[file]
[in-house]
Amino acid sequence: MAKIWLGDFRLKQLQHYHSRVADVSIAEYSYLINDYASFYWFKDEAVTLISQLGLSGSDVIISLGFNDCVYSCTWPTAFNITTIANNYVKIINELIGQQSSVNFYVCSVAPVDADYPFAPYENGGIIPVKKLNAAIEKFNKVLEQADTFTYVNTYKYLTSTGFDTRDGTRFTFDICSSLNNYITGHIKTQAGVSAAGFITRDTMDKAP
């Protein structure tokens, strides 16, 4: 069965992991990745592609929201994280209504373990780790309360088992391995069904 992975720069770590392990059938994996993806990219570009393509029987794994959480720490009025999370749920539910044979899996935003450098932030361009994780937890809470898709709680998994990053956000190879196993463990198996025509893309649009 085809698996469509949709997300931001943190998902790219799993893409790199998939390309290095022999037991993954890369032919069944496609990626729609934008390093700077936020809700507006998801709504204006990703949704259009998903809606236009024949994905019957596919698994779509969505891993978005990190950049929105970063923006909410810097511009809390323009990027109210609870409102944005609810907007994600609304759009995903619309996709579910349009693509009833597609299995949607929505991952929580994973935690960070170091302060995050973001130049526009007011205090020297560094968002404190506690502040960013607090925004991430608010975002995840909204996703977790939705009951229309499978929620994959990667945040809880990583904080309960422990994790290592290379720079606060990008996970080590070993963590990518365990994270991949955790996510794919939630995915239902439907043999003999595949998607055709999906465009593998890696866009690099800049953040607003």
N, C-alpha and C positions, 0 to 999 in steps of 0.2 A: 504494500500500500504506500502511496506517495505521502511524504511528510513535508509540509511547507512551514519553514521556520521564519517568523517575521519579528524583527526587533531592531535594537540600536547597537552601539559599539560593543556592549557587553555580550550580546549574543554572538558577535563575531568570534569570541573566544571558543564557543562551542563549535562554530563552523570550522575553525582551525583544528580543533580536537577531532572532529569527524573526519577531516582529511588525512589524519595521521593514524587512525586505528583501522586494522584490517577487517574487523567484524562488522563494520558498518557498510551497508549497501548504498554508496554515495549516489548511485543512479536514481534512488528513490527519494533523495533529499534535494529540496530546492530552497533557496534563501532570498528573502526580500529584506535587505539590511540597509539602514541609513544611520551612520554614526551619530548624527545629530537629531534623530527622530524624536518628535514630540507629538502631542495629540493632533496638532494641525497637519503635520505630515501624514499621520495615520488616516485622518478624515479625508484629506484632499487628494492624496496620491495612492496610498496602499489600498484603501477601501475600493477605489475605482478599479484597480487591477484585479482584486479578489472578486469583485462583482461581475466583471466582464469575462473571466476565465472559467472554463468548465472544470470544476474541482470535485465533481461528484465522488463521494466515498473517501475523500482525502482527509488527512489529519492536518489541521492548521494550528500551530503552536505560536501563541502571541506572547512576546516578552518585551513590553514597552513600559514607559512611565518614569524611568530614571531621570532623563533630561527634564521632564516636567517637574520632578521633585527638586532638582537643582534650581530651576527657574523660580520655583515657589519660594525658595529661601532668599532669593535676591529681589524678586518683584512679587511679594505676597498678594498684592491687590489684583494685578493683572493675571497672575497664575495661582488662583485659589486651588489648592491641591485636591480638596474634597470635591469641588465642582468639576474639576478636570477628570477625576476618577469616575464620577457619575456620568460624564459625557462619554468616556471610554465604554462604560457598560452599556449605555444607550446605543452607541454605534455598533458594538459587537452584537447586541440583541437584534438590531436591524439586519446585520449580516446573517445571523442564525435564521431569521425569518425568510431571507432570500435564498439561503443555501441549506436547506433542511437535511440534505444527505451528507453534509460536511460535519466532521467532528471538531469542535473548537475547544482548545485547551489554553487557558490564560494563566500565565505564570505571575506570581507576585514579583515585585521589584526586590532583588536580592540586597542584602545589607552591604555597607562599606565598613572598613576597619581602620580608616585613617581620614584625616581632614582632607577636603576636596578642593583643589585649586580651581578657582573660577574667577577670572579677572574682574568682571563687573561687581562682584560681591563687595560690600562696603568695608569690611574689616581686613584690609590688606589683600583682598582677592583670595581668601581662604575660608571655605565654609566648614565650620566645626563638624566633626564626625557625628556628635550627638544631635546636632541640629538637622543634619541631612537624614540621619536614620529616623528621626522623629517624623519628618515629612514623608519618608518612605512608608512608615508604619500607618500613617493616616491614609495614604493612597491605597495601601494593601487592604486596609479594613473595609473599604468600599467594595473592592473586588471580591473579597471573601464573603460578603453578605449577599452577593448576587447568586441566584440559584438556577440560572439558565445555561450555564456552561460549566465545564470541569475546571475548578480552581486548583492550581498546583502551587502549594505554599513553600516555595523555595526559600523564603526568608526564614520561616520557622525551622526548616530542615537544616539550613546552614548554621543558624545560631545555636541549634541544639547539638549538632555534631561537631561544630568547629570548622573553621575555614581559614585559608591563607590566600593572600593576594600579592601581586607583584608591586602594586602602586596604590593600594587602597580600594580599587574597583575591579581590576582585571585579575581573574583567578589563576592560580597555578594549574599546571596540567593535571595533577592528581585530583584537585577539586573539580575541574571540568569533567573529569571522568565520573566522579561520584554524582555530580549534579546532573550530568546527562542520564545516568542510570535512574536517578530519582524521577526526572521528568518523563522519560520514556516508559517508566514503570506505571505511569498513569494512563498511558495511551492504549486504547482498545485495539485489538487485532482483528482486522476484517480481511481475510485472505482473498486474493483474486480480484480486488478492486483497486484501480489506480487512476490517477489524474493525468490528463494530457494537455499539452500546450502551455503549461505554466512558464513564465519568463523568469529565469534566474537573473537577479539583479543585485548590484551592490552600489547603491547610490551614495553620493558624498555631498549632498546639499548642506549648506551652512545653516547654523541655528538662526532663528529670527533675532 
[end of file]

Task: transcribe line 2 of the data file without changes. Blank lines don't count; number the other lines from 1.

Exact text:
Amino acid sequence: MAKIWLGDFRLKQLQHYHSRVADVSIAEYSYLINDYASFYWFKDEAVTLISQLGLSGSDVIISLGFNDCVYSCTWPTAFNITTIANNYVKIINELIGQQSSVNFYVCSVAPVDADYPFAPYENGGIIPVKKLNAAIEKFNKVLEQADTFTYVNTYKYLTSTGFDTRDGTRFTFDICSSLNNYITGHIKTQAGVSAAGFITRDTMDKAP